The first time he spoke about the bond of friendship that was slowly growing between us was when I had followed him and Brady up the Lolo Trail to Canada. One look at Brady and I knew he was trouble. I wouldn’t help a deserter but I would help Jess. I had a lot of time to think following him those 500 miles. I personally thought that once Brady was through with Jess, he’d kill him. I felt that Jess was helping him because of his sister. In any case, there I was having coffee with Jess when he said that he had never been to Canada and might stay awhile, my heart sank. It might be a year before I saw him again if ever. And then he glanced at me, sort of rueful like, “It ain’t good when a friendship makes a man go against himself.” I saw forced resignation in the way he lay beside me. I remember saying that “sometimes a friendship or a man needs a test.”
The first time he asked about stakes was after we saw the sergeant off on the stage. His eyes moved up and down, his eyes never quite meeting mine. “Do you think the country will take them stakes again?” I smiled at him and shrugged, “They never let go of the other ones.”
The first time he really began to understand how important he was to me and the family was when Jack Slade, the newly appointed Overland Stage’s Superintendent wanted him fired. I stood up to Slade, coming between him and Jess, and told him, in no uncertain terms, that this was my ranch and I did the hiring and the firing. Slade was a ruthless killer and liked to intimidate people. I knew of his reputation of course. He was fast with a gun but then so was Jess. Slade said if I didn’t fire Jess, it would cost me the franchise. I squared my shoulders and said that if that was the way they were going to act, I didn’t need their business. While Jonesy was fixing lunch, I walked into our shared bedroom to coax Jess out to eat. I knew he wasn’t scared. I figured out that if Jess got in trouble with Slade and there was a shootout, the Overland Stage would take it out on me.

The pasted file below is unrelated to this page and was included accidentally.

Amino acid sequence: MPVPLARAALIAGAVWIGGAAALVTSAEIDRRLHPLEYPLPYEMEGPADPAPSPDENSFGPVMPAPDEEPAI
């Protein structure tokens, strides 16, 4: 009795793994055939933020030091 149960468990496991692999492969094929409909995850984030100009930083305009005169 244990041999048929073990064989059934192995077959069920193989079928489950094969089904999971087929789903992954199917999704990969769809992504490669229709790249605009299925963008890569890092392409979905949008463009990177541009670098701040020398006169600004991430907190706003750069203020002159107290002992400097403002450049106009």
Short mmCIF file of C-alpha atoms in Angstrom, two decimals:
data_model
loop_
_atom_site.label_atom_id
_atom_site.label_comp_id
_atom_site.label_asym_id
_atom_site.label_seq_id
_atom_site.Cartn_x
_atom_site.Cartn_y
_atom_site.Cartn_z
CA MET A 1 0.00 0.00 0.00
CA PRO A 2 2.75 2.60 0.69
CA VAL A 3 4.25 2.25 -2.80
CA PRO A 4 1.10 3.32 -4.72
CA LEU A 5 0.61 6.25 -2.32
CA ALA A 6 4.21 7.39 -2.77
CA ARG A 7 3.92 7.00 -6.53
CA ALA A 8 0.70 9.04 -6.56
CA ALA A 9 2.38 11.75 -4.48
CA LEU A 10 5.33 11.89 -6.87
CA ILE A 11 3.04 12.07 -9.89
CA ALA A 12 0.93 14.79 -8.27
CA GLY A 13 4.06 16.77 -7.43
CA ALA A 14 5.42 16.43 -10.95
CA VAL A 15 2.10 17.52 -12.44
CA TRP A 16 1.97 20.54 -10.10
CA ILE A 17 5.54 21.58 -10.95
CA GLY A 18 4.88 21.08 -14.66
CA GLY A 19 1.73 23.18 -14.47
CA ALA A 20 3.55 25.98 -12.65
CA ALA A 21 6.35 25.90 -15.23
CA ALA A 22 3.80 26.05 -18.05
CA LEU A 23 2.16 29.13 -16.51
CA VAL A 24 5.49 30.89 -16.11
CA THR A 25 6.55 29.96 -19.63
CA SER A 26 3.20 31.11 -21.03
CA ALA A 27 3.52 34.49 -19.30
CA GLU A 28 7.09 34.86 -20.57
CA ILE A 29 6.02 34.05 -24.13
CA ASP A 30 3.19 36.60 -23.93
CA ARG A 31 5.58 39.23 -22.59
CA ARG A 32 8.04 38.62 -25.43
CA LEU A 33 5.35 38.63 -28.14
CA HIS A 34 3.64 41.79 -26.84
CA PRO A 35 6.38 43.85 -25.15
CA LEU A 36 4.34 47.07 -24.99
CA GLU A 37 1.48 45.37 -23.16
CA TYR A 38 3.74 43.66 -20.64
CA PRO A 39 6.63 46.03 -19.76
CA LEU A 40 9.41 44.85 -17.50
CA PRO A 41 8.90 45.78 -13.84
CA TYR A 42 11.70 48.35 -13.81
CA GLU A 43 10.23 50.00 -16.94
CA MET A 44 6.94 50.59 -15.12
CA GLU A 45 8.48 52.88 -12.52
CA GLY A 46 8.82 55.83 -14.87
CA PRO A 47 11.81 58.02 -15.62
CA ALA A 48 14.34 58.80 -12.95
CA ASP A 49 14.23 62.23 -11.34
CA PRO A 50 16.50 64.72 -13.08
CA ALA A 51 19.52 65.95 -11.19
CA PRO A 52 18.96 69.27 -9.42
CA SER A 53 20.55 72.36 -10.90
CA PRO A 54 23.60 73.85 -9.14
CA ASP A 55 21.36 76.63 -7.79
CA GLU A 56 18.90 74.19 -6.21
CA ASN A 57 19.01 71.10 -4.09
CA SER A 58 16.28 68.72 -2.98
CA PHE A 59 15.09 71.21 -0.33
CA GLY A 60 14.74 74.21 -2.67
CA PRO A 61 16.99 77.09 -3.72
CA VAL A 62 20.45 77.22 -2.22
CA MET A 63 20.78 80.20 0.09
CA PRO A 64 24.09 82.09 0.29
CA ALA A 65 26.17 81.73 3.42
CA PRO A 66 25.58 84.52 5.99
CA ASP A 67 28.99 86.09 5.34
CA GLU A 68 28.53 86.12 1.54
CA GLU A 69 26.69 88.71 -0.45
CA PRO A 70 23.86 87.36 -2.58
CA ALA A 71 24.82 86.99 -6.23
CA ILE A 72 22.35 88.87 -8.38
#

He was acting like he was going into ride out, to protect me and give us the extra money cushion we counted on. Jess never lied to me and he told me that he was kinda thinking along those lines. So I stood up and told him that the place wouldn’t be the same without him and his troubles, he looked at me in amazement. “Really?” he asked, his eyes not quite meeting mine.
“Yes,” I said firmly, “I really mean that.”
The first time he spoke about our friendship and home in the same sentence, no less, was when we rode into a small trail town called Agate in Nebraska. We were looking for a market to sell our beef. The town council wanted to hire us as town marshals to clean up their town. I said we’d like to help but we couldn’t. The mayor then offered a $25 bonus on top of the $100 apiece. As tempting as it was, I wasn’t interested in becoming part of a range war. When I suggested to Jess that he stay he said, almost nonchalantly, “Anybody shoots me, I want to be sure you’re around to carry me home.” We ended up with bags of groceries to last a couple of months and stories to tell Andy and Jonesy
It’s getting later, I wonder where Jess is. I should probably go in, but I’m comfortable and besides my memories seem more alive out here. Maybe because we’ve shared so much of our lives right here on this porch. I should just grab my jacket, that ought to wake me up.
I wake slowly to the sound of his voice all gentle and a bit teasing.
“Did ya miss me?”